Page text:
Reread quest

The book you reread is different from the book you read the time before. You change. Your reading strategies change. The book expands to fill more of your life.

I’ve been writing about books I love, that I reread because I love both the experience of reading them and the experience of having read them deeply and as part of the rhythms of my life. But I don’t reread the same way every time, and I reread each book differently. My first few readings of many books usually conform to the genre reader archetype: I read for plot, to find out what happens, and then I reread to find out what I missed, to dwell on beautiful sentences and clear up confusion engendered by reading so fast. But my subsequent rereads are idiosyncratic.

Since I discovered the books of the amazing sf writer Samuel R. Delany in my teens, I’ve read my favorites several dozen times. As a younger reader I liked the shorter, more tightly plotted novels he wrote in the 1960s, in preference to his shaggy, more theoretical later books, with their uneasy sexualities and ambiguous endings.

Since it was one of those early favorites, I’ve reread Nova, his 1968 Holy-Grail-in-Space story, more times than I can count. The book starts with a wonderful set piece in a port on Triton, where we are introduced to Mouse, who plays a synesthetic instrument, the “sensory syrynx;” Katin, the character who is writing a novel and annoys me because he is so relatable and I see the bright-eyed college kid part of myself in him; and the brilliant, damaged Captain Lorq Von Ray, who is recruiting a crew for his trip into the sun on the Roc. The worldbuilding is great: everyone has plugs in their wrists and neck, to plug into ships and machines so that everyone can do actual work with their bodies. A scene takes place at a galactic museum. It is a wonderful, rich space opera story about history and writing and bodies and blindness and empires rising and falling.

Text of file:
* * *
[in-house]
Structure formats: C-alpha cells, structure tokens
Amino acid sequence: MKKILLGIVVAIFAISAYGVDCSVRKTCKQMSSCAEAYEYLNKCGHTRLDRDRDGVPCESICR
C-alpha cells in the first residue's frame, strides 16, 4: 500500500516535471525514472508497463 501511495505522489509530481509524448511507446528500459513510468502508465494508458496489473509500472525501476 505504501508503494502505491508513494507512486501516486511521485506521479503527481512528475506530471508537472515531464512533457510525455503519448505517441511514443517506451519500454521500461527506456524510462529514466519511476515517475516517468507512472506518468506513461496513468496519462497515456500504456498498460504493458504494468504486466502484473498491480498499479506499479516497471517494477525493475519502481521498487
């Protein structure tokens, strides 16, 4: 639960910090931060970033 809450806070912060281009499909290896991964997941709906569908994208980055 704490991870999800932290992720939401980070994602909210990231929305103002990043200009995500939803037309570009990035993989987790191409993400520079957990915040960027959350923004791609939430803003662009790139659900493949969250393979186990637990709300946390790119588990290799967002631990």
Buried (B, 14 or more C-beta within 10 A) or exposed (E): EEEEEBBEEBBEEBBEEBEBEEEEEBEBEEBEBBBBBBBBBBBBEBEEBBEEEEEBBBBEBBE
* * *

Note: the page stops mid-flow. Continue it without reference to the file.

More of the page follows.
But what I forget because of the way I reread is that this grail quest book is also a story of a bitter rivalry between the Von Ray and Prince and Ruby Red, owners of a huge company that makes spaceship machinery and controls mines of a Macguffin energy source, Illyrion. The story is told episodically with flashbacks to connections and clashes between the Reds and Von Ray — and Von Ray’s doomed romance with Ruby. But I always skip the flashbacks, because Prince Red is cruel and violent and Ruby is duplicitous, and I care more about Mouse and Katin than about the clash of empires. So the epic story, upon multiple rereads, has become for me a story about very different people brought together on a ship, and their picaresque, important travels across the galaxies talking about technology and writing and life and history.

But because I skip the Prince Red parts doesn’t mean I just reread a few pages or scenes I like. I reread probably two-thirds of the book. The parts I love don’t make sense without the experience of having (mostly) read up to that point in the book. The process of reading matters. And the parts I love have a different valance when they’re less inflected by the cruelties of Von Ray’s youth. Often the books I reread are different than on the first read for more subtle reasons, paragraphs that suddenly jump out, motivations that are suddenly revealed. But when I reread Nova, given the parts I skip, I literally read a different book.  And I love that book too.

Suzanne Fischer is a historian and writer who lives in Detroit. She cares about people, places, and things. Find her on Twitter as @publichistorian

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